I have a personal story to share with you – and a valuable tip that comes with it.

I sat in the bleachers of my son’s middle school gym, holding a balloon that said “Congrats Grad!”

I felt really good: I got up early enough to get ready, to go to the store to buy a balloon, and to make it to the school without being late! For once I didn’t cram too many things into my days and was ready when Grandparents came the day before (ok, maybe making that French silk pie from scratch was a little bit ambitious, but THAT really made me happy and feeling good 😉 )

Yes, it took me three sons, but I finally felt like I got it! I mastered this maddening task of being a working mom and keeping it all together, while enjoying life and all the million little things that go with it! Oh, I felt SO good!

Since I got to the school early, I had some time… I reflected on how I felt and posted on my Instagram a shout-out to all the moms whose children are graduating this month, congratulating them, while also reminding them to celebrate their kids and their accomplishments today and to remember what an honor it is being their mom!:

“Here’s to all the drama you helped your child go through,
all the sandwiches and meals you made that kept them
nourished well so they brains could work and think,
all the hugs and comfort you provided when they were
overwhelmed and stressed, all the kind words of guidance,
all the times when you just listened and loved your kid and
held back from telling them what you thought they should
do or how they should be.”

I got a bit emotional as I was writing it, feeling grateful for all the good and all the challenging times in the past three years… all the hard conversations I had with my child about love and grief and bullying and failing and persevering.

When the graduates started walking down the aisle, I felt tears welling up… but I didn’t expect what happened when I saw my Blais. I’m convinced that the “Pomp and Circumstance” soundtrack had something to do with the outpouring of my emotions which I wasn’t able to stop. (Remember, music goes right into the parts of the brain where emotions are triggered and emotional memories stored.)

At first, I tried to breathe, and redirect my thoughts, and breathe some more. But then I realized this emotion was too intense.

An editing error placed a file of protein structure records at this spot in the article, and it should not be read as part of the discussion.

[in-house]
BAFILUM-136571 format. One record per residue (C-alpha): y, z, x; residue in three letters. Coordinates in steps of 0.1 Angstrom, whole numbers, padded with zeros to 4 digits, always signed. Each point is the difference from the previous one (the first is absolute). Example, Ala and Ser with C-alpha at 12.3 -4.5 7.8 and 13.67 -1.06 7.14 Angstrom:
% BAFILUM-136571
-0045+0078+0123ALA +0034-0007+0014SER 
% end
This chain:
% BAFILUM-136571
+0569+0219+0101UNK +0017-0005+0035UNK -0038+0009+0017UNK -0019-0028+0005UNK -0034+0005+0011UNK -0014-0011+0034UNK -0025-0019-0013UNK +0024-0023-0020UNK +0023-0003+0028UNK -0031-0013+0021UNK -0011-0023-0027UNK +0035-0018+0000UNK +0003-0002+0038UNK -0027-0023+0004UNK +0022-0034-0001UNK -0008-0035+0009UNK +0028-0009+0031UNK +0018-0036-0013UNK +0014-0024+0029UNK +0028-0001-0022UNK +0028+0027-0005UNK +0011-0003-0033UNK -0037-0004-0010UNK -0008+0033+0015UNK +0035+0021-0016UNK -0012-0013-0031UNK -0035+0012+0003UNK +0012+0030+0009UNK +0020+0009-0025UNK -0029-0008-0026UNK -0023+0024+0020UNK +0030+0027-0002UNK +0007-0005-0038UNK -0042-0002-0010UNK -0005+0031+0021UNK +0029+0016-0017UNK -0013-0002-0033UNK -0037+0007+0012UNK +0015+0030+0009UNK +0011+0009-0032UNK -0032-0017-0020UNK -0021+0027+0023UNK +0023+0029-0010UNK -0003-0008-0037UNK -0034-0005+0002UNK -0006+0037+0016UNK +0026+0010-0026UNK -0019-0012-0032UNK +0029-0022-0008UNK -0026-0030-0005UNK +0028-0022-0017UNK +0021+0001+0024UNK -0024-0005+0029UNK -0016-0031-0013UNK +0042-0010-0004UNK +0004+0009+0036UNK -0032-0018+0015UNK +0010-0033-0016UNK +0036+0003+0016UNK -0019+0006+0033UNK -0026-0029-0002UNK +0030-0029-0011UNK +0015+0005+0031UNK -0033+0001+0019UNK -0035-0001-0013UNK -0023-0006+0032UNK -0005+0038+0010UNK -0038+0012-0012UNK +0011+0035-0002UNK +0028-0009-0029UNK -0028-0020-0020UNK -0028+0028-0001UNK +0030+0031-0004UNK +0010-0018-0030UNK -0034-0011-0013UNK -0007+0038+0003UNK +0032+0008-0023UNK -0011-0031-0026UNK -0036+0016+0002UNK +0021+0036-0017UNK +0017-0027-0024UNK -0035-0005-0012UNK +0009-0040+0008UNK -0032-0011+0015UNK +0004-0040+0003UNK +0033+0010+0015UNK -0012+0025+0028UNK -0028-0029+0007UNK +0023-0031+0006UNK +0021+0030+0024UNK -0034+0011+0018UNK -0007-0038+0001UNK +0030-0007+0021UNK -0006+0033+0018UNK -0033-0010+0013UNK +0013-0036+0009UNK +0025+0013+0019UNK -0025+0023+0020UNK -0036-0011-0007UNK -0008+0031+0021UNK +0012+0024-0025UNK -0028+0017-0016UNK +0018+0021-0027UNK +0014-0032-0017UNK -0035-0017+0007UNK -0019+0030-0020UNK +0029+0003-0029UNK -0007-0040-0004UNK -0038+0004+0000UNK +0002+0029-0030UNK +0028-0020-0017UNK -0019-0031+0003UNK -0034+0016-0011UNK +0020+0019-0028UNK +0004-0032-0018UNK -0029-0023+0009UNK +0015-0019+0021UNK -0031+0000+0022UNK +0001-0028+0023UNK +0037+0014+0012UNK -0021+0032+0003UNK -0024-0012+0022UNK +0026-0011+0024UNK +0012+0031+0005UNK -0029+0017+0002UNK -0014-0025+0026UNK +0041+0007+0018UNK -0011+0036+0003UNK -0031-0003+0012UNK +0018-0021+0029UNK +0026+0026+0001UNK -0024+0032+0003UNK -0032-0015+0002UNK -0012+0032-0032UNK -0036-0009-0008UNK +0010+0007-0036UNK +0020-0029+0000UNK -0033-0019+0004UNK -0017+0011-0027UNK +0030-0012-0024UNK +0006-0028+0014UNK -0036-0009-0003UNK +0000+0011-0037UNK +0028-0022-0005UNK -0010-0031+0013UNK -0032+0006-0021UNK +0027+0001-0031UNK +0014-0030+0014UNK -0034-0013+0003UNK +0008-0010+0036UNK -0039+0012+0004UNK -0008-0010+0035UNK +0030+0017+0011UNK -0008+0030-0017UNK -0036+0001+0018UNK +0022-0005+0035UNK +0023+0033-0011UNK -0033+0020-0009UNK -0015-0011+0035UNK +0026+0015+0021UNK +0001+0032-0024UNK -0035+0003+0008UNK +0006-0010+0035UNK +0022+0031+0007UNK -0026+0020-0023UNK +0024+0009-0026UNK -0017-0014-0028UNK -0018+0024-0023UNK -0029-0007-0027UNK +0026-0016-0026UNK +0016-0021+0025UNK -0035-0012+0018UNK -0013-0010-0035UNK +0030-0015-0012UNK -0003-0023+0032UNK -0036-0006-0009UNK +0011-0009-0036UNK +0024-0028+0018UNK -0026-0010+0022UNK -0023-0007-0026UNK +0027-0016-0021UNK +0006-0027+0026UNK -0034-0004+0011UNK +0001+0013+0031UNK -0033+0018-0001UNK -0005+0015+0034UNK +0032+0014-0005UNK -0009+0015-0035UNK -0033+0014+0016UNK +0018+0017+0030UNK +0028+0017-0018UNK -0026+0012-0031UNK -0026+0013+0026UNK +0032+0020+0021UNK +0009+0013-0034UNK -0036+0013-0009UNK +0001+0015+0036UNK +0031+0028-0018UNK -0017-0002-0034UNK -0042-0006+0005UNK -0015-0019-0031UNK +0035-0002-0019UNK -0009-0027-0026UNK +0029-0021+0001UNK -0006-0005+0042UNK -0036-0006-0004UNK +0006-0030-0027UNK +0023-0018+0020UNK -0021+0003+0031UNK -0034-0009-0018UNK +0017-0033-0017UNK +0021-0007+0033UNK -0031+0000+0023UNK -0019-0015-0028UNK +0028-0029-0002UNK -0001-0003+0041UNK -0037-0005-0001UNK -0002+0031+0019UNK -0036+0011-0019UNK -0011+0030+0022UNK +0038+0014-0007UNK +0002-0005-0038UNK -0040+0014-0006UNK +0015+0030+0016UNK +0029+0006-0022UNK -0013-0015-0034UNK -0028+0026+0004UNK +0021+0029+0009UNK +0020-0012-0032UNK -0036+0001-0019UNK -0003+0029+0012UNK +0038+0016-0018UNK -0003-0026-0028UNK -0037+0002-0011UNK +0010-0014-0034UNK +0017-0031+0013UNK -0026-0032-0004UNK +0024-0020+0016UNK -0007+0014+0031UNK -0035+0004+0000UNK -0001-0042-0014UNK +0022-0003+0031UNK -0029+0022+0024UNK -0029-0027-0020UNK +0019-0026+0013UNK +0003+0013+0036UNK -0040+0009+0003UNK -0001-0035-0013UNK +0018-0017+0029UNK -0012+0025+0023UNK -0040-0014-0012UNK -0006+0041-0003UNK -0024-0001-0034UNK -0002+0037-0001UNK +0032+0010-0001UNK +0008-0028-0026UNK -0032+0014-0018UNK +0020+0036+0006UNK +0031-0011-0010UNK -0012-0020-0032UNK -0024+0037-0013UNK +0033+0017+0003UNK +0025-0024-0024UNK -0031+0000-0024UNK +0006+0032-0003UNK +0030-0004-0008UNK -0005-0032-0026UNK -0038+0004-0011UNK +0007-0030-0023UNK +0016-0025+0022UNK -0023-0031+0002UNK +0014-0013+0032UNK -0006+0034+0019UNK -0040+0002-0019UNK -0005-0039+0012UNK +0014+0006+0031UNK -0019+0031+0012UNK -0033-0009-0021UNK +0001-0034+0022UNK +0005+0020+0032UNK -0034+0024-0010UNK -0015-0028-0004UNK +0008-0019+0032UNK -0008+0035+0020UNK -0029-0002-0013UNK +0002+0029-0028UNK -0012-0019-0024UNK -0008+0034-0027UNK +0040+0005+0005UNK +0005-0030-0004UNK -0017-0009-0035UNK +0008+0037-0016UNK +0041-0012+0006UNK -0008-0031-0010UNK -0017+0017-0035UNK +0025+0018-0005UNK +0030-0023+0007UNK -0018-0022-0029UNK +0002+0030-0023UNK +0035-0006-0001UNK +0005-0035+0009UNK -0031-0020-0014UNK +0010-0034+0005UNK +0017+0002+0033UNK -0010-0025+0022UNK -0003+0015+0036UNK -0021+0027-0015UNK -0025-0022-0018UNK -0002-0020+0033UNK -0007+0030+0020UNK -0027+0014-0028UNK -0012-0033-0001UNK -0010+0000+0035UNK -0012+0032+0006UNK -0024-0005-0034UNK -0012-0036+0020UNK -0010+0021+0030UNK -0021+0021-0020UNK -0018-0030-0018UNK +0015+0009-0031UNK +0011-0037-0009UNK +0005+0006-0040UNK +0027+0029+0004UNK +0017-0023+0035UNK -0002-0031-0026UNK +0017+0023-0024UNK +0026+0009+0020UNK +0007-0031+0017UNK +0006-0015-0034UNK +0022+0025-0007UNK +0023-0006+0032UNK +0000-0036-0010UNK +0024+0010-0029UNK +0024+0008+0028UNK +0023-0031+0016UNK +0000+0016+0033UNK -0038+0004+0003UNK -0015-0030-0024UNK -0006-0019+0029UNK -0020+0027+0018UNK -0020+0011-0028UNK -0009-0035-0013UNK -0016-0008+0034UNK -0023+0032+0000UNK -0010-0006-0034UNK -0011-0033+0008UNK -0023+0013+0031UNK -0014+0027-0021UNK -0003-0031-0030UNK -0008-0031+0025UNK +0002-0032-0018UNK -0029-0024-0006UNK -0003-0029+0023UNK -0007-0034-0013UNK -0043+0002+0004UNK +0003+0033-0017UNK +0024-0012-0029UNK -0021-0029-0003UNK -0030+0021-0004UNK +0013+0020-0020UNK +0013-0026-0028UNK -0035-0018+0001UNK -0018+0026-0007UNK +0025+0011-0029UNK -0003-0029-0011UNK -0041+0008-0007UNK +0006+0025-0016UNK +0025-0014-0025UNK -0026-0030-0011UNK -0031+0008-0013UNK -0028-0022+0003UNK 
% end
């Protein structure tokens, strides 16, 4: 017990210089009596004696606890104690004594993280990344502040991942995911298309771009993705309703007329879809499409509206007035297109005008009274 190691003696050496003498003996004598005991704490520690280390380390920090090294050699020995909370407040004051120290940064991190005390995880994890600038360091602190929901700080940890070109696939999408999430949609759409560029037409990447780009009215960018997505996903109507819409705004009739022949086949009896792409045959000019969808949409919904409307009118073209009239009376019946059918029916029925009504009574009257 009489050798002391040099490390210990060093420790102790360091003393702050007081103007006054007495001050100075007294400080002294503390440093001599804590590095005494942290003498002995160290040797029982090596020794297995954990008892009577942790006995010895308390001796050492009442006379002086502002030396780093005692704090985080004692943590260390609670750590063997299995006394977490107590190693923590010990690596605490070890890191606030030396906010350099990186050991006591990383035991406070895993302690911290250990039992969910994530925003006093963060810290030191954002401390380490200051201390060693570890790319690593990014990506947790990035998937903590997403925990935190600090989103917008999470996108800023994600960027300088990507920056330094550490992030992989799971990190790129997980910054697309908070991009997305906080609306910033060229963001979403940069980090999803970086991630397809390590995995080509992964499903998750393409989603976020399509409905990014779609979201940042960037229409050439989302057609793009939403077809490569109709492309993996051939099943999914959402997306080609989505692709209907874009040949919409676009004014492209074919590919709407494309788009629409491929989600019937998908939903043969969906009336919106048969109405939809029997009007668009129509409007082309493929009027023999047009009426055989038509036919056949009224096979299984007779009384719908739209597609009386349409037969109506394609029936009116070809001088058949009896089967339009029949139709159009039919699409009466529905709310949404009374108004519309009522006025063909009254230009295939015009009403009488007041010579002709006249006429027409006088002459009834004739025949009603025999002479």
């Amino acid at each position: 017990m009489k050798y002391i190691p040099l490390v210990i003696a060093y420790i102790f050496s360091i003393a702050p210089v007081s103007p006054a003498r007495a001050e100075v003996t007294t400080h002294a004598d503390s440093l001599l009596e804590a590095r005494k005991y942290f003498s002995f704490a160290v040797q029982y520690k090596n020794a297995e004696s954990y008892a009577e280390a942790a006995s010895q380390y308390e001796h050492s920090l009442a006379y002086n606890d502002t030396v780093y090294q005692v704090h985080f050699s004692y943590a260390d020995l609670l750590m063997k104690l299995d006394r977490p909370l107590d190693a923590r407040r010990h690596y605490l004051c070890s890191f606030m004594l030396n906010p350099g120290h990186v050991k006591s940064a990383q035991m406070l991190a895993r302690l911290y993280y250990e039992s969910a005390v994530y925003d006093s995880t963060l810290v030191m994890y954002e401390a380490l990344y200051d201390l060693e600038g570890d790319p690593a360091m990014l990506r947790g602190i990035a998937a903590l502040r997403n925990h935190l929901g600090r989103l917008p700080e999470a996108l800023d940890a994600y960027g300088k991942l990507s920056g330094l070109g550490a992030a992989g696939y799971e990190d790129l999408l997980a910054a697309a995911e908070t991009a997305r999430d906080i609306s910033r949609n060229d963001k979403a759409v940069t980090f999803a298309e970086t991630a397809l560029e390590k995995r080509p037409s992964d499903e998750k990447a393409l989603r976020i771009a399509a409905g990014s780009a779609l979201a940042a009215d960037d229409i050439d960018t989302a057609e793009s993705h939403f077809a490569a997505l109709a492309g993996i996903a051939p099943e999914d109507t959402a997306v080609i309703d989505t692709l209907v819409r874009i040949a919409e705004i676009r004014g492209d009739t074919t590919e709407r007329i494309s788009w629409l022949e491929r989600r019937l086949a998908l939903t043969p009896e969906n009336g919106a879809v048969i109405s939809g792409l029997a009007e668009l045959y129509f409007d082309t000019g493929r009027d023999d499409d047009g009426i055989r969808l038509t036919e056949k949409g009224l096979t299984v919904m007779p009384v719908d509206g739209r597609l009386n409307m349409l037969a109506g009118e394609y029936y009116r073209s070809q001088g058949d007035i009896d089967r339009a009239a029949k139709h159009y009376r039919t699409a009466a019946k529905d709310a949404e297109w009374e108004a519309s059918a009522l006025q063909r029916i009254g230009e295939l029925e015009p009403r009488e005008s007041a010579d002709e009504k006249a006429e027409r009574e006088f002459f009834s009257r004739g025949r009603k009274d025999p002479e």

So I let it out. I covered my face, and sobbed. Whatever it was, it felt like a flash flood that nothing could stop. David, who came to Blais’ graduation and sat next to me, put his arm around me and let me cry. I knew the only way to prevent a complete ‘falling apart’ was to let this pass.

The only thing I could do, apart from breathing, was to push aside thoughts such as how much I wished his dad could have been there in the bleachers being proud of him.

I just cried and breathed. In a couple of minutes, it did pass, and I felt fine. I was able to really enjoy the rest of the day by being completely present, grateful, happy and at peace. I was able to ‘let go’ and move forward.

When we fall, it’s what we do with it that matters – whether it’s about ‘falling apart’ emotionally or failing at something we set our hearts on.

Of course, in both cases we need support – sometimes an arm of understanding around our shoulders is all we need, and sometimes we need more serious help.

Last week I had an opportunity to coach someone through a failure. They trained for a position; they hoped, they believed, and still they didn’t get the outcome they wanted. The first reaction was disappointment, then anger (it wasn’t fair, it was an unjust decision, etc.), after which they just felt deep sadness and grief over a dream and a plan that wouldn’t come to be.

When I asked them what they wanted to do about it, they said just feel all those feelings and then go to sleep. The next day they felt better. But then the fear of trying again, and experiencing the emotional pain all over again took over, and they felt lost. We worked through a few exercises, and with acceptance that pain is a part of love, and a failure part of every dream come true, they were back on track.

I want to encourage you to be brave with love and all the emotions that come with it – every intense love holds potential intense pain in it – as it’s inevitable that there are tides and changes, beginnings and ends to everything.

Embrace life as an emotionally rich experience instead of finding a numbed and safe way out.

Vulnerability is a part of courage.

And courage is what helps us grow and come closer to Love.

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